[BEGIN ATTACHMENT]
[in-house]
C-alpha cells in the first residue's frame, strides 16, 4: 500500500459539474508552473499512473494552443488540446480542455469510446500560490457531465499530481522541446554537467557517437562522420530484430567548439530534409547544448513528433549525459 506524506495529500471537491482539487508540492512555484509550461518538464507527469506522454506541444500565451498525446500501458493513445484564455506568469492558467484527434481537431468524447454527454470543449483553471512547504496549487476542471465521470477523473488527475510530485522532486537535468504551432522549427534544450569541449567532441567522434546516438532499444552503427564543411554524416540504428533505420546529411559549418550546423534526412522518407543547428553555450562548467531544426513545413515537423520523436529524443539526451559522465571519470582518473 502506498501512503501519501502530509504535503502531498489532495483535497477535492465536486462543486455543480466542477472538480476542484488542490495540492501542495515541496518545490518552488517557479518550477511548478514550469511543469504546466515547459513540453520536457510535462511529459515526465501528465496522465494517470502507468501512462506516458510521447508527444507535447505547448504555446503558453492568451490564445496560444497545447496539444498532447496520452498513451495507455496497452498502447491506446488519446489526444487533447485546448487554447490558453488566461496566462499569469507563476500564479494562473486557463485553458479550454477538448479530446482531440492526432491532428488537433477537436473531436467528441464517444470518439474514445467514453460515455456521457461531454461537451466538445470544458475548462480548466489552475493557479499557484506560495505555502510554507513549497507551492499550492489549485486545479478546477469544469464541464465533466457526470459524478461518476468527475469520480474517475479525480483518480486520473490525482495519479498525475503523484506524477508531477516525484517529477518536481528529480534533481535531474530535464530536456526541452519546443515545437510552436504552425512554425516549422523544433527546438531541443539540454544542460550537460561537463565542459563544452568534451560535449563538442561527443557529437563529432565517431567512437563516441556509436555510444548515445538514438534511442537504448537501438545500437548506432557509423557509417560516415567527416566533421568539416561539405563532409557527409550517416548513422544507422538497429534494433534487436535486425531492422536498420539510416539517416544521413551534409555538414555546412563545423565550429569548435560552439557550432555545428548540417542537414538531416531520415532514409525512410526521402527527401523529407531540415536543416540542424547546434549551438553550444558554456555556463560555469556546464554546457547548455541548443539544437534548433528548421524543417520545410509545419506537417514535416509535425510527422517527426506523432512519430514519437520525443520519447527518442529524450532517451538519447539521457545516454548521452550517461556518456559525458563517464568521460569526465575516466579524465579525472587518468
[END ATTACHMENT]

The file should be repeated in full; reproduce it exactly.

[in-house]
C-alpha cells in the first residue's frame, strides 16, 4: 500500500459539474508552473499512473494552443488540446480542455469510446500560490457531465499530481522541446554537467557517437562522420530484430567548439530534409547544448513528433549525459 506524506495529500471537491482539487508540492512555484509550461518538464507527469506522454506541444500565451498525446500501458493513445484564455506568469492558467484527434481537431468524447454527454470543449483553471512547504496549487476542471465521470477523473488527475510530485522532486537535468504551432522549427534544450569541449567532441567522434546516438532499444552503427564543411554524416540504428533505420546529411559549418550546423534526412522518407543547428553555450562548467531544426513545413515537423520523436529524443539526451559522465571519470582518473 502506498501512503501519501502530509504535503502531498489532495483535497477535492465536486462543486455543480466542477472538480476542484488542490495540492501542495515541496518545490518552488517557479518550477511548478514550469511543469504546466515547459513540453520536457510535462511529459515526465501528465496522465494517470502507468501512462506516458510521447508527444507535447505547448504555446503558453492568451490564445496560444497545447496539444498532447496520452498513451495507455496497452498502447491506446488519446489526444487533447485546448487554447490558453488566461496566462499569469507563476500564479494562473486557463485553458479550454477538448479530446482531440492526432491532428488537433477537436473531436467528441464517444470518439474514445467514453460515455456521457461531454461537451466538445470544458475548462480548466489552475493557479499557484506560495505555502510554507513549497507551492499550492489549485486545479478546477469544469464541464465533466457526470459524478461518476468527475469520480474517475479525480483518480486520473490525482495519479498525475503523484506524477508531477516525484517529477518536481528529480534533481535531474530535464530536456526541452519546443515545437510552436504552425512554425516549422523544433527546438531541443539540454544542460550537460561537463565542459563544452568534451560535449563538442561527443557529437563529432565517431567512437563516441556509436555510444548515445538514438534511442537504448537501438545500437548506432557509423557509417560516415567527416566533421568539416561539405563532409557527409550517416548513422544507422538497429534494433534487436535486425531492422536498420539510416539517416544521413551534409555538414555546412563545423565550429569548435560552439557550432555545428548540417542537414538531416531520415532514409525512410526521402527527401523529407531540415536543416540542424547546434549551438553550444558554456555556463560555469556546464554546457547548455541548443539544437534548433528548421524543417520545410509545419506537417514535416509535425510527422517527426506523432512519430514519437520525443520519447527518442529524450532517451538519447539521457545516454548521452550517461556518456559525458563517464568521460569526465575516466579524465579525472587518468